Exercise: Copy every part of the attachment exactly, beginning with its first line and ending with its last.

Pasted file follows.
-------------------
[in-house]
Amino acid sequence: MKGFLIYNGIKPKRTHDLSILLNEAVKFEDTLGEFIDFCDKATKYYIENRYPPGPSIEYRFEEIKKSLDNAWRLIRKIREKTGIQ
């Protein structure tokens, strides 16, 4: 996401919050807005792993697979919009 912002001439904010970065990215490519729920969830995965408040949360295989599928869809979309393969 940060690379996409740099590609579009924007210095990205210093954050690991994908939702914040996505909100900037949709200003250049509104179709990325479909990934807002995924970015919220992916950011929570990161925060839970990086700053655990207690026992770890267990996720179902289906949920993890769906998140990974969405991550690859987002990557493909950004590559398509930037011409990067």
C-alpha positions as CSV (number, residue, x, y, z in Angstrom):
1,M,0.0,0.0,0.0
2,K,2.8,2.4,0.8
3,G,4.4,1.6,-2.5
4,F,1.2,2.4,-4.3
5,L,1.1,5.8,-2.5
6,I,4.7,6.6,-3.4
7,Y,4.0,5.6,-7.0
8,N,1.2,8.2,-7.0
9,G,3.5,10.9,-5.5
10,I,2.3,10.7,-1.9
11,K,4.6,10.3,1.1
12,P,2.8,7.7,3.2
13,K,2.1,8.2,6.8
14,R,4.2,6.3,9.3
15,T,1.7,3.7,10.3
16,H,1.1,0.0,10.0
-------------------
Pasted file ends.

[in-house]
Amino acid sequence: MKGFLIYNGIKPKRTHDLSILLNEAVKFEDTLGEFIDFCDKATKYYIENRYPPGPSIEYRFEEIKKSLDNAWRLIRKIREKTGIQ
């Protein structure tokens, strides 16, 4: 996401919050807005792993697979919009 912002001439904010970065990215490519729920969830995965408040949360295989599928869809979309393969 940060690379996409740099590609579009924007210095990205210093954050690991994908939702914040996505909100900037949709200003250049509104179709990325479909990934807002995924970015919220992916950011929570990161925060839970990086700053655990207690026992770890267990996720179902289906949920993890769906998140990974969405991550690859987002990557493909950004590559398509930037011409990067």
C-alpha positions as CSV (number, residue, x, y, z in Angstrom):
1,M,0.0,0.0,0.0
2,K,2.8,2.4,0.8
3,G,4.4,1.6,-2.5
4,F,1.2,2.4,-4.3
5,L,1.1,5.8,-2.5
6,I,4.7,6.6,-3.4
7,Y,4.0,5.6,-7.0
8,N,1.2,8.2,-7.0
9,G,3.5,10.9,-5.5
10,I,2.3,10.7,-1.9
11,K,4.6,10.3,1.1
12,P,2.8,7.7,3.2
13,K,2.1,8.2,6.8
14,R,4.2,6.3,9.3
15,T,1.7,3.7,10.3
16,H,1.1,0.0,10.0